- Misplacing things, and not being able to retrace steps
- Decreased or poor judgement
- Withdrawal from work or social activities
- Changes in mood or personality
One cannot do much to prevent Alzheimer’s. It is caused by brain cells that die off.
Exercising the brain sends fuel and oxygen to keep it operating efficiently. That’s why it is so important to get involved during retirement – work a part-time job or volunteer in the community to keep your brain occupied.
Play games that require periods of deep thinking like Scrabble, Sudoku and crossword puzzles.
While age and genetics can make some people more susceptible to forms of dementia, they may be able to improve their chances by eating well, exercising and avoiding tobacco products.
Research does show that a healthy lifestyle supports brain health and may help prevent Alzheimer’s.
NIH and the Alzheimer’s Association recommend:
- Exercising regularly, which increases blood and oxygen flow to the brain
- Eating a heart-healthy diet that includes lots of fruits, vegetable and whole grains, and limits sugar and saturated fats
- Spending time with family and friends
- Keeping your mind active
- Controlling your blood pressure and cholesterol
- Managing chronic illnesses like type 2 diabetes
- Maintaining a healthy weight
- Getting plenty of sleep
- “Fall-proofing” your home and wearing seat belts to reduce the risk of head injuries
- Avoiding smoking
- Limiting alcohol consumption
June is Alzheimer’s & Brain Awareness Month
Alzheimer’s and Brain Awareness Month is observed in June.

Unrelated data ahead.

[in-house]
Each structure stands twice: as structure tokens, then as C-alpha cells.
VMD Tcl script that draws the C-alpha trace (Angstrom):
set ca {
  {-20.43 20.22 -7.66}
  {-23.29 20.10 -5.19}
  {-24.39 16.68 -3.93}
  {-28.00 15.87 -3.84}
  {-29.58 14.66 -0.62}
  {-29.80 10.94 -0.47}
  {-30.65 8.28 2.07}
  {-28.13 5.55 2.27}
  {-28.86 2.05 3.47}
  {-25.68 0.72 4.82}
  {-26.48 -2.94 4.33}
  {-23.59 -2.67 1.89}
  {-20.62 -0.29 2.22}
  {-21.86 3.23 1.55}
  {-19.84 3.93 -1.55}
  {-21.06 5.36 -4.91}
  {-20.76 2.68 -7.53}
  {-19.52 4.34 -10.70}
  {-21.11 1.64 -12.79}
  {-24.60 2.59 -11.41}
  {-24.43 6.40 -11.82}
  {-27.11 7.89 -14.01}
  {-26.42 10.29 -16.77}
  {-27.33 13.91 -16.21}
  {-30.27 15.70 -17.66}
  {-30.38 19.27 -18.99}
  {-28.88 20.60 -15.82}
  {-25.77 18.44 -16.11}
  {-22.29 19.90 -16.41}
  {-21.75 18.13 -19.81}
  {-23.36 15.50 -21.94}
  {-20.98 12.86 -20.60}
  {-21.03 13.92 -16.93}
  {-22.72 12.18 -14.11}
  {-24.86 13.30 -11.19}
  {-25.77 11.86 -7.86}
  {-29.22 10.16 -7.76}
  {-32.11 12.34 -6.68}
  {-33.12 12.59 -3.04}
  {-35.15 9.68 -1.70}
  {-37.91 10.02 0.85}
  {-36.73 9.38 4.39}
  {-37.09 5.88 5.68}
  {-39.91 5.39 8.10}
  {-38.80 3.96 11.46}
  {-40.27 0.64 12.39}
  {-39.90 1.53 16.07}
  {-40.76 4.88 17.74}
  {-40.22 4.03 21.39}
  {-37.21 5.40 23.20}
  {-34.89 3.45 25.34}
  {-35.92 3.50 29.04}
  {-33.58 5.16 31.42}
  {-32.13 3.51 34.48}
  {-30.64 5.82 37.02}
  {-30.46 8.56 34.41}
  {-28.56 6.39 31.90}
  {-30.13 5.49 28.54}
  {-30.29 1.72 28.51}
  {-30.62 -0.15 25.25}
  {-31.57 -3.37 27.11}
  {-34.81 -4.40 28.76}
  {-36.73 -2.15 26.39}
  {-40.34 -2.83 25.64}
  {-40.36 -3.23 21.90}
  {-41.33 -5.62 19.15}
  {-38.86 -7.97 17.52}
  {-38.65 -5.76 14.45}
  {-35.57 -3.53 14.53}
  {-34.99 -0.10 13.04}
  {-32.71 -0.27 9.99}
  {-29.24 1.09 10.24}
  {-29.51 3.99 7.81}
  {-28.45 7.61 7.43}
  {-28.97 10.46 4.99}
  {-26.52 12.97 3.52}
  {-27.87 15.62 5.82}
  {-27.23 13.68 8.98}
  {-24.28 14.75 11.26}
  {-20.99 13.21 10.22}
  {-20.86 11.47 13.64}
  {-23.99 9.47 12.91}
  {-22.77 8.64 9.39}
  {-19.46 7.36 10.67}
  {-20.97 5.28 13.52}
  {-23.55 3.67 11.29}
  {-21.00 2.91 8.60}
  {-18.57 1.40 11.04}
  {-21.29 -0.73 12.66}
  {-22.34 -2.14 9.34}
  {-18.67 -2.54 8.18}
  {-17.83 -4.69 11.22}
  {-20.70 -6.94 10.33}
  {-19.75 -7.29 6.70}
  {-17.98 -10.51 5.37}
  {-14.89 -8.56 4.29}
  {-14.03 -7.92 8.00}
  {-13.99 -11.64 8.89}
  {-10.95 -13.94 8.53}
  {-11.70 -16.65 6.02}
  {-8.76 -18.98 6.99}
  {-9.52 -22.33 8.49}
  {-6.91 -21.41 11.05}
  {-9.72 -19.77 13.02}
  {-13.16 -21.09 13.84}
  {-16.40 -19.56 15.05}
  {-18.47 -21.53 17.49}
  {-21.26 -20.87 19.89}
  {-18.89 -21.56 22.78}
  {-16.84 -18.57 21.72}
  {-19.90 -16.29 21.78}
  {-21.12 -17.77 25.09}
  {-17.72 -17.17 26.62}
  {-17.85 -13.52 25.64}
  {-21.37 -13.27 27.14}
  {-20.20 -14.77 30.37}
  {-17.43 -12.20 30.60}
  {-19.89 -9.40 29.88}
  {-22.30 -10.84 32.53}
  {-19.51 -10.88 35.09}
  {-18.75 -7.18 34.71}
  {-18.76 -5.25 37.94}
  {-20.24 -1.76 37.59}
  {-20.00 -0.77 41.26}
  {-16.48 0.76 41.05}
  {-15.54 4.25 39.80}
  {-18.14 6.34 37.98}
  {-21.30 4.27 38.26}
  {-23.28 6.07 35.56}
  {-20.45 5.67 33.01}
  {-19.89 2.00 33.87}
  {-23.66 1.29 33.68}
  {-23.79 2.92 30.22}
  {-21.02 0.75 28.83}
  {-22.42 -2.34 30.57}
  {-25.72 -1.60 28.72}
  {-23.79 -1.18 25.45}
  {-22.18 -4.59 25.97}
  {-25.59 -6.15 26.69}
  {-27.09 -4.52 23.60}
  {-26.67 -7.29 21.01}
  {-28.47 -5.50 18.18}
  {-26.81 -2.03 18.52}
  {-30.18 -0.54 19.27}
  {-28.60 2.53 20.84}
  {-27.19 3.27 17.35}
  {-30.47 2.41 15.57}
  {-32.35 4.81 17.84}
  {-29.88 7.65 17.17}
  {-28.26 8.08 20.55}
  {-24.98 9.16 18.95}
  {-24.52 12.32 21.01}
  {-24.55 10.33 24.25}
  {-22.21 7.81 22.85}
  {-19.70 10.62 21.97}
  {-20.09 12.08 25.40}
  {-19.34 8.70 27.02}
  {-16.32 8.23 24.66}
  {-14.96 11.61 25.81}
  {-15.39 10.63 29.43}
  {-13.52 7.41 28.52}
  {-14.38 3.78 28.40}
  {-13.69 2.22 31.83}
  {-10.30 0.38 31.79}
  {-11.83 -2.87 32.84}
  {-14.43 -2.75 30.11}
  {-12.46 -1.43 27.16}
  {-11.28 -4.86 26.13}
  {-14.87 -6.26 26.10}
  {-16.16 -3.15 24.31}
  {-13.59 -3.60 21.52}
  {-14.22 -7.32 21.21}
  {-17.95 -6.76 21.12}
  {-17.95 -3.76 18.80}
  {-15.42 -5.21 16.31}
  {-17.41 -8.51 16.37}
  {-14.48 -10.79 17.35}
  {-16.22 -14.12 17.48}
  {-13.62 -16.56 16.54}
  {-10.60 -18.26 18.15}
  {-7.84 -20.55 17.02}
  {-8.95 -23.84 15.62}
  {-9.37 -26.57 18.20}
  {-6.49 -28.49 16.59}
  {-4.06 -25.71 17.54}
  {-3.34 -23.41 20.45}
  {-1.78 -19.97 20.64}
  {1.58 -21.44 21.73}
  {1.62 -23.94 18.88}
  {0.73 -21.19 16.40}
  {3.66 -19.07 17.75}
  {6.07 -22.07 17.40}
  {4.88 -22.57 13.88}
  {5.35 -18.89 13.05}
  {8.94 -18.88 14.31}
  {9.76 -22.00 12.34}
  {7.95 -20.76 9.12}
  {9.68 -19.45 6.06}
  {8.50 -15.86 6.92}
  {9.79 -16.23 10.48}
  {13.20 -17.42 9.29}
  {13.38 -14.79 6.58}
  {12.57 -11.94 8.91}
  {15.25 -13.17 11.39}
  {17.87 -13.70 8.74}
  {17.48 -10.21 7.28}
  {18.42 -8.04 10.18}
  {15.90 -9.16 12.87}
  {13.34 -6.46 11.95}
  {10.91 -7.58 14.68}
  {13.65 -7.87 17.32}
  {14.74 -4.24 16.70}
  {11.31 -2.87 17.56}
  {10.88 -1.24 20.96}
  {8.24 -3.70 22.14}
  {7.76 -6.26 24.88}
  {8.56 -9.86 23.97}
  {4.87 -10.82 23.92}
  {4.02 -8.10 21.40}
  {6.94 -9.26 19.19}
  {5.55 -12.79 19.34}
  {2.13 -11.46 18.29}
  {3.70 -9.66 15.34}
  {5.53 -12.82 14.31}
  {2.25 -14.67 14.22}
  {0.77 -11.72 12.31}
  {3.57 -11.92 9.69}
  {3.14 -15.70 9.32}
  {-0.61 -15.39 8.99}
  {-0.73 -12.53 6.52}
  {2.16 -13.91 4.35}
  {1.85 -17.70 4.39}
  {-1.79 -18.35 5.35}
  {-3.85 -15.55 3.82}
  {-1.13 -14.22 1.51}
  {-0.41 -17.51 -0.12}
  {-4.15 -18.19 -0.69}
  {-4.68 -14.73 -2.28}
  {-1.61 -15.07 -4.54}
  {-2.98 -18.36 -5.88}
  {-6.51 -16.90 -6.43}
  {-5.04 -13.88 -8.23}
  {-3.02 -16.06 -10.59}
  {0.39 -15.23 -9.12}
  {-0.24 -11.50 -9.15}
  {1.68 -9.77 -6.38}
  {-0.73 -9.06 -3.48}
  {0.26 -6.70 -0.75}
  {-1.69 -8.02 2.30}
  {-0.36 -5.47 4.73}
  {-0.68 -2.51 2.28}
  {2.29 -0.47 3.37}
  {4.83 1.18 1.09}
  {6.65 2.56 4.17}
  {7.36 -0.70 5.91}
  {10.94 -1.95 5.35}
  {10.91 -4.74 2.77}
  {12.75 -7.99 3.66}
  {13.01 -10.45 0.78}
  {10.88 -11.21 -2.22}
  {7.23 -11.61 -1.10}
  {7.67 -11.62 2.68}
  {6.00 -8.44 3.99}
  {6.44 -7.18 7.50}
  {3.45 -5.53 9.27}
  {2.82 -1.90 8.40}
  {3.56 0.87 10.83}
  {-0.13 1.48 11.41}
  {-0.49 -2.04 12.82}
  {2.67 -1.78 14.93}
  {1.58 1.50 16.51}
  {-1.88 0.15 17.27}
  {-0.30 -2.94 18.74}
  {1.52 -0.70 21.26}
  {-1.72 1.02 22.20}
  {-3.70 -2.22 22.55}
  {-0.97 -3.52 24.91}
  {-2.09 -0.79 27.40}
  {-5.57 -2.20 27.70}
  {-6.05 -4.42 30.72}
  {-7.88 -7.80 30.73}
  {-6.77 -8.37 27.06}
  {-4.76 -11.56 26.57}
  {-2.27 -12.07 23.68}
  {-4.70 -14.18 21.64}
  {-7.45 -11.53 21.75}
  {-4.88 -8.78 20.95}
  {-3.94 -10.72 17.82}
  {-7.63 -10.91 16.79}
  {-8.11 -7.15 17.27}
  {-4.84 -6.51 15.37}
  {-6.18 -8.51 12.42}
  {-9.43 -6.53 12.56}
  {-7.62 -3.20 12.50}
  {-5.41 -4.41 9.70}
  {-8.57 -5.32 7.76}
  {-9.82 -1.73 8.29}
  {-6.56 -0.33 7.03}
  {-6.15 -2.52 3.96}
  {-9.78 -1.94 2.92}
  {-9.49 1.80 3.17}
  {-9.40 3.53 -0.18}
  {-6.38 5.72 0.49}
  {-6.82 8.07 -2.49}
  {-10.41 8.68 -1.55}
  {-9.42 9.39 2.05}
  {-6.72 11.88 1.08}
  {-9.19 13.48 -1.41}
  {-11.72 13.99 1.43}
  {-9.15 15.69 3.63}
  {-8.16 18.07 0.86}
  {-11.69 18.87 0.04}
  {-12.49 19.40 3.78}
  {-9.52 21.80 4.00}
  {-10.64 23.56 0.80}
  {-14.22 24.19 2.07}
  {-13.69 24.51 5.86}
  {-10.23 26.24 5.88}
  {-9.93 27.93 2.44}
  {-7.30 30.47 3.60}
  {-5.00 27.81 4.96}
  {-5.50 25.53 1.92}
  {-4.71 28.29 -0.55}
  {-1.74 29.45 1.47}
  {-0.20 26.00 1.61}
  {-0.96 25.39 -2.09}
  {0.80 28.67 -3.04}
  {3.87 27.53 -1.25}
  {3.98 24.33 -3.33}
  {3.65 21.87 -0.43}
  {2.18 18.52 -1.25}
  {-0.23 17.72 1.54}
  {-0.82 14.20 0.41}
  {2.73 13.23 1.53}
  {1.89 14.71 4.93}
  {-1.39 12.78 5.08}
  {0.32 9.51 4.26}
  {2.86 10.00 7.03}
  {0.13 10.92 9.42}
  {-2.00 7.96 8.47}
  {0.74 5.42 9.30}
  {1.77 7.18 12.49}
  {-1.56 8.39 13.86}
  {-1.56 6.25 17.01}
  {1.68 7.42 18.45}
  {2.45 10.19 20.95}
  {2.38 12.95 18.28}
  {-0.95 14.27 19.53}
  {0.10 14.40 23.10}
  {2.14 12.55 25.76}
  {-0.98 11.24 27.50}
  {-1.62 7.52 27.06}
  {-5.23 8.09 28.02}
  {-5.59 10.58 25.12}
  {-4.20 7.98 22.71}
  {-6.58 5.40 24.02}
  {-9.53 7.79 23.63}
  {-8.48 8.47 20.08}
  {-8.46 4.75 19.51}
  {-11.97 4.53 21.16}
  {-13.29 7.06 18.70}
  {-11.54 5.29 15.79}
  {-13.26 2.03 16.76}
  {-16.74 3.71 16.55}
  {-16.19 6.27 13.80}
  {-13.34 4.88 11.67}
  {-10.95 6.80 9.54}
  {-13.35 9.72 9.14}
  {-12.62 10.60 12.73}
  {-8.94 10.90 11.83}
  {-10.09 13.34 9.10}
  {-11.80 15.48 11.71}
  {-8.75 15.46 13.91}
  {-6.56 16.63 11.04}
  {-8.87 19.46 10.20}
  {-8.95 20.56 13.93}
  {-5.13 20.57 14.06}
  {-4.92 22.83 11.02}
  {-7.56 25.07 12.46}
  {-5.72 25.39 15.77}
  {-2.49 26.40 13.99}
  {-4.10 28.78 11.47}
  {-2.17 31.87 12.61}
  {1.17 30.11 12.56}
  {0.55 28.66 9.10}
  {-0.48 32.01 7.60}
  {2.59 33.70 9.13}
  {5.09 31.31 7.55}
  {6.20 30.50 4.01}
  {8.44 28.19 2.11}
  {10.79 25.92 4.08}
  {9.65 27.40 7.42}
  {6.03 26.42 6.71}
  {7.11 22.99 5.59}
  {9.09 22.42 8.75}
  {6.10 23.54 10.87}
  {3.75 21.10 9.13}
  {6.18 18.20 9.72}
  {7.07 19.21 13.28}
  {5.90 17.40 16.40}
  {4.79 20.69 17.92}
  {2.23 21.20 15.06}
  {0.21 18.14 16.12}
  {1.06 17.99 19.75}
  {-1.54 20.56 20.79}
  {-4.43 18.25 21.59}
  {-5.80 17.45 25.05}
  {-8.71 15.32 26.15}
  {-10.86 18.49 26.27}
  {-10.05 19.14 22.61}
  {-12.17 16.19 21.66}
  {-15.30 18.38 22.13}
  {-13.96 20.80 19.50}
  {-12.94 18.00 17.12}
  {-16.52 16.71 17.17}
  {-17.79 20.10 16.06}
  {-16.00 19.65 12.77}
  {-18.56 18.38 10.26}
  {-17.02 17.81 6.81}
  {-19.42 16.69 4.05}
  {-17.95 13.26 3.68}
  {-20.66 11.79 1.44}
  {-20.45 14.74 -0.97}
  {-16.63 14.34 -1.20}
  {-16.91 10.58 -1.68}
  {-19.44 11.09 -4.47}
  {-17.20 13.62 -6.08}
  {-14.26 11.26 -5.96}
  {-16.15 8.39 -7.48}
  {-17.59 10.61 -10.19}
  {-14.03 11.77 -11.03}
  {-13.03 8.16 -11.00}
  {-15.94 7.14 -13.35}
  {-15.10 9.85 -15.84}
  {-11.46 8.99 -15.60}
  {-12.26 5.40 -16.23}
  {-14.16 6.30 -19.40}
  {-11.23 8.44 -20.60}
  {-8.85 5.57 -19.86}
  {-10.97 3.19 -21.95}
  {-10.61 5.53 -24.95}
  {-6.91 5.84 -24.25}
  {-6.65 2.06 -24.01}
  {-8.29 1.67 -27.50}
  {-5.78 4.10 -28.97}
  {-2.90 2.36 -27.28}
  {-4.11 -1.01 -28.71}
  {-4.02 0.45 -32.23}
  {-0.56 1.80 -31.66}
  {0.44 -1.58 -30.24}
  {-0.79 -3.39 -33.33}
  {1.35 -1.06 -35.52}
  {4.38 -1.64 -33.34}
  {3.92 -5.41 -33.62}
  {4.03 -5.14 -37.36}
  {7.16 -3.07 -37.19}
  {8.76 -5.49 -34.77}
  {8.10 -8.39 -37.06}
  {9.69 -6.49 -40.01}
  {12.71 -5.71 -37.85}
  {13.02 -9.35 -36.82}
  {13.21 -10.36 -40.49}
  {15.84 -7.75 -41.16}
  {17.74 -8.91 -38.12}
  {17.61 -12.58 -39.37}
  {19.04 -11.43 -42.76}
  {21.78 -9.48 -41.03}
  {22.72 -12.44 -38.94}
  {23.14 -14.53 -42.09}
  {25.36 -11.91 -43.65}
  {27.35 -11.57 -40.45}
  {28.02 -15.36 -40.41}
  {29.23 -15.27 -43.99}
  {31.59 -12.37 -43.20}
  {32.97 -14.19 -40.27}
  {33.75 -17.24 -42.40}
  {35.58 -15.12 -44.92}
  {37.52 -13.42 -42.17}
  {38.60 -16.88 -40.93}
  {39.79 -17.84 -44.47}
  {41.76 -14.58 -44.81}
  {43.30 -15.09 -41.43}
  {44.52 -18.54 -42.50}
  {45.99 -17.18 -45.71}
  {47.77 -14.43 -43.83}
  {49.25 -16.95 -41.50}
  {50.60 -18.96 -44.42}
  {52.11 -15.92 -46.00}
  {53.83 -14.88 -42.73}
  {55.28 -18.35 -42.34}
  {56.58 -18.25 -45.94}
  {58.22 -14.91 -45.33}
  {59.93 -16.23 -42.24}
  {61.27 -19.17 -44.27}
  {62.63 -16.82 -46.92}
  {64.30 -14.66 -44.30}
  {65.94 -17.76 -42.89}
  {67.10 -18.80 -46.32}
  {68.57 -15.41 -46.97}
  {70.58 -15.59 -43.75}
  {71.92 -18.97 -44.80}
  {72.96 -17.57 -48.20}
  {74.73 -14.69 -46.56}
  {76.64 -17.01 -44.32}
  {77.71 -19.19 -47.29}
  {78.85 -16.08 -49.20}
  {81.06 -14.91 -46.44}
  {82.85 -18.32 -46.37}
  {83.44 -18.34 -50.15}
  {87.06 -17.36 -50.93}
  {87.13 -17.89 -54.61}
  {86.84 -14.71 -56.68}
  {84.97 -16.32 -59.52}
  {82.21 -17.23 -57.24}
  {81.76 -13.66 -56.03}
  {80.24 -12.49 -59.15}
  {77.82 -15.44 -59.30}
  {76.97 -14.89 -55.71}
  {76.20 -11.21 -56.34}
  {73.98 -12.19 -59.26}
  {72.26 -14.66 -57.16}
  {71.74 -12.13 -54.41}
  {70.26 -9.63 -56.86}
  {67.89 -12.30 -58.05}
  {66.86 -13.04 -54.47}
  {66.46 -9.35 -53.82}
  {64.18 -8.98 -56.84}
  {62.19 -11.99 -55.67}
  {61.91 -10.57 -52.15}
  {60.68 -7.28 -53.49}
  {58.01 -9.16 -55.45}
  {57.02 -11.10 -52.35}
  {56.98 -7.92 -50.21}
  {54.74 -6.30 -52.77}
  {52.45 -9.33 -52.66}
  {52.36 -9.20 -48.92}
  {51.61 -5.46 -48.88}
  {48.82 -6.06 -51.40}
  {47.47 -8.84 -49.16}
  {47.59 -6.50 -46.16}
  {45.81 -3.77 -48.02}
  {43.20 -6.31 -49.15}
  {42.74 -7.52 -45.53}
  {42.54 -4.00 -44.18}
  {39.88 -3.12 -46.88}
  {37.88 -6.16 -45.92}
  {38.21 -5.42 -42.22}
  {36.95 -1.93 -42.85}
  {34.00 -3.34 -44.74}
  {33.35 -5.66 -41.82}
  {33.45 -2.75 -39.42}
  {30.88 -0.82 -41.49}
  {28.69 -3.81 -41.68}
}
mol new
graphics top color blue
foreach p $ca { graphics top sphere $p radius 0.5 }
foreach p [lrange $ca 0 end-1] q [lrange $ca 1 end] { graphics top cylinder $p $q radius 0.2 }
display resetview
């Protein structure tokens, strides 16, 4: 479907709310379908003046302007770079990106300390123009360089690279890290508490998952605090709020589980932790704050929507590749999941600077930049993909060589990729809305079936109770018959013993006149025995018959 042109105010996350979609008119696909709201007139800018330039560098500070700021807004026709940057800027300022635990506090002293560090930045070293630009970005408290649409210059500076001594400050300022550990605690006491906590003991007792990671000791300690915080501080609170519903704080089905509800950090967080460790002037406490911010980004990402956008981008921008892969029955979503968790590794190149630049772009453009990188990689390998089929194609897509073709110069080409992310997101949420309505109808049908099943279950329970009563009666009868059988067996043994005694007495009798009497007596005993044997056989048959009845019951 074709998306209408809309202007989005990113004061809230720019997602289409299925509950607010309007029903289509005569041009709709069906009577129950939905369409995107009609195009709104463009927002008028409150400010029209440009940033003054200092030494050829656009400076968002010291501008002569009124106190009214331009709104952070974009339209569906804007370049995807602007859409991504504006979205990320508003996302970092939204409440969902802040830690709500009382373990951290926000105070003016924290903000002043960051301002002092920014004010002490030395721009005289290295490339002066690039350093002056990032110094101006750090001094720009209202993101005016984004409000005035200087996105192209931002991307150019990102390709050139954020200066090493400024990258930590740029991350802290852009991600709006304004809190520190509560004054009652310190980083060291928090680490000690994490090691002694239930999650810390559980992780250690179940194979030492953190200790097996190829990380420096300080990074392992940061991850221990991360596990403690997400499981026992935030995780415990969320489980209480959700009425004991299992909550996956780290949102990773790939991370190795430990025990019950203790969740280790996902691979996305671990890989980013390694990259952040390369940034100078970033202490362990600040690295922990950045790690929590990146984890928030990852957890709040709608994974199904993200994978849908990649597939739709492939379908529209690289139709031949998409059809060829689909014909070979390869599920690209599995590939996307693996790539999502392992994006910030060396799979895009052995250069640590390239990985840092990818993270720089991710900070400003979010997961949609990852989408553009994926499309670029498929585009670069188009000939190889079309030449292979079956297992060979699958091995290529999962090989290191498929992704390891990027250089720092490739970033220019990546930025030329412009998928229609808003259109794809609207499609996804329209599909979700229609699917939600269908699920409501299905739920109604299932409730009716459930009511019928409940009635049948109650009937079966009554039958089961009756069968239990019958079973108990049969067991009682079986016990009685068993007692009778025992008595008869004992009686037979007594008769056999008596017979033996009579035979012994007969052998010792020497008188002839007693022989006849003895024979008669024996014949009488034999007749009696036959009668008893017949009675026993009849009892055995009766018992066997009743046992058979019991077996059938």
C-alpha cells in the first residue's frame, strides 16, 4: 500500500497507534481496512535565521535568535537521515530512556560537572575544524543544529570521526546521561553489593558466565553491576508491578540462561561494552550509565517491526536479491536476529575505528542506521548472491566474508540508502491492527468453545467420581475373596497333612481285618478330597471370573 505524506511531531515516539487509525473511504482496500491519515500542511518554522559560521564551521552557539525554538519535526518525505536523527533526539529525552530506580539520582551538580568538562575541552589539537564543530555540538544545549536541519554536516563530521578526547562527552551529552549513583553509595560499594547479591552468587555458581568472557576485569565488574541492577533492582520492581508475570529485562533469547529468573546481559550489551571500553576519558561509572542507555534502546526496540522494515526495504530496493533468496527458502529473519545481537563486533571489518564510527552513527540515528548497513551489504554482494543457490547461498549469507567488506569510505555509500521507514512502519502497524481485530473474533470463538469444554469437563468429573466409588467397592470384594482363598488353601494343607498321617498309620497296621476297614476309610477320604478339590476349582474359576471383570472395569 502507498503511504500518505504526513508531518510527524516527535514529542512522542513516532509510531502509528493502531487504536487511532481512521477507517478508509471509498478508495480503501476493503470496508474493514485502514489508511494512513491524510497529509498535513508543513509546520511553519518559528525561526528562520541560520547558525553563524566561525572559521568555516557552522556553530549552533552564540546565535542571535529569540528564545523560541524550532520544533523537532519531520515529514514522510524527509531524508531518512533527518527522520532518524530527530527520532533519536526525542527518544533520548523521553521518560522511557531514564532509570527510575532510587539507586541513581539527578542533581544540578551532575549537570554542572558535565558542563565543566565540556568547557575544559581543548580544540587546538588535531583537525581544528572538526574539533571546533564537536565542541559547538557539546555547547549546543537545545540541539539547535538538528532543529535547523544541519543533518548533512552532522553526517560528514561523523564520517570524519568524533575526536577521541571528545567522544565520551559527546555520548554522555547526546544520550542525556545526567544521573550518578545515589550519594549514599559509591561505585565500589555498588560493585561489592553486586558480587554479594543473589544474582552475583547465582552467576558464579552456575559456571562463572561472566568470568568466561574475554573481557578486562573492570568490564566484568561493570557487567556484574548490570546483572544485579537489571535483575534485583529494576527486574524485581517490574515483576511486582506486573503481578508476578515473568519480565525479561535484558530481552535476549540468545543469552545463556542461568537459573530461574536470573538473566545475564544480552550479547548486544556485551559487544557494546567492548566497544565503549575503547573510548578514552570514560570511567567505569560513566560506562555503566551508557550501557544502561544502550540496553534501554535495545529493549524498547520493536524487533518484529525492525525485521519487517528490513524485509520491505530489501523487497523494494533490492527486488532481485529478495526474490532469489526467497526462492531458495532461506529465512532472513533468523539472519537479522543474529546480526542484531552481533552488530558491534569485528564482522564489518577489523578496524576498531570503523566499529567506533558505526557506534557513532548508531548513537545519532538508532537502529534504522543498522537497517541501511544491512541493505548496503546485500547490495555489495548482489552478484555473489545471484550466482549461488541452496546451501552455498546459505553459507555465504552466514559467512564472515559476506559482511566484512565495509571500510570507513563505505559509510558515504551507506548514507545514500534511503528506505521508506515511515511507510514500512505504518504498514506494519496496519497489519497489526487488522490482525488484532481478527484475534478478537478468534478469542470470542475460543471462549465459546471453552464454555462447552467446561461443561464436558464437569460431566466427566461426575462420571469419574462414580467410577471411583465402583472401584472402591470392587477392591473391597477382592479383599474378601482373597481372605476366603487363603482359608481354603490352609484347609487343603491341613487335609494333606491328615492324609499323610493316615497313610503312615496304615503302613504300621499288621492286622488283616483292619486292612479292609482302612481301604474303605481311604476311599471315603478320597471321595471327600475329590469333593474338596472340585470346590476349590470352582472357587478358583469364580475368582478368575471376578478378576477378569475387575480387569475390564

It is an opportunity to raise awareness about Alzheimer’s disease and other dementias among the public, as well as among policymakers, scientists and health professionals.
Throughout the month, the Alzheimer’s Association encourages people around the globe to support the movement by
- Wearing purple
- Training our brains to fight the disease
- Recognizing and honoring caregivers
Train and test your brain.
Take a memory screening test.
Read Movement + Music =Medicine Fight Alzheimer’s, Dementiaand Parkinson’s by Jem Spectar. Publishing clearinghouse: ‘Movement + Music = Medicine’ by Pitt–Johnstown president | University Times | University of Pittsburgh
Spectar writes about the looming threat of neurodegenerative diseases, and that he believes people at risk should develop a plan of action to fight against these incurable disorders.
He argues that scientific research reveals how movement, exercise, and dance therapy are helping people in their struggle against brain diseases and that others can benefit from understanding the medicinal impact of rhythmic movement.
Get Involved. On June 21-the summer solstice-the day with the most light-people from across the world fight the darkness of Alzheimer’s through fundraising and other community activities. Check your local Alzheimer’s Association to see how to get involved and support those with this disease and those caring for them.
I f Craft LifeStyle Management can assist you or a loved one during a time of transition, please contact us We’ve been serving older Americans for over three decades and are ready to assist you in your time of transition.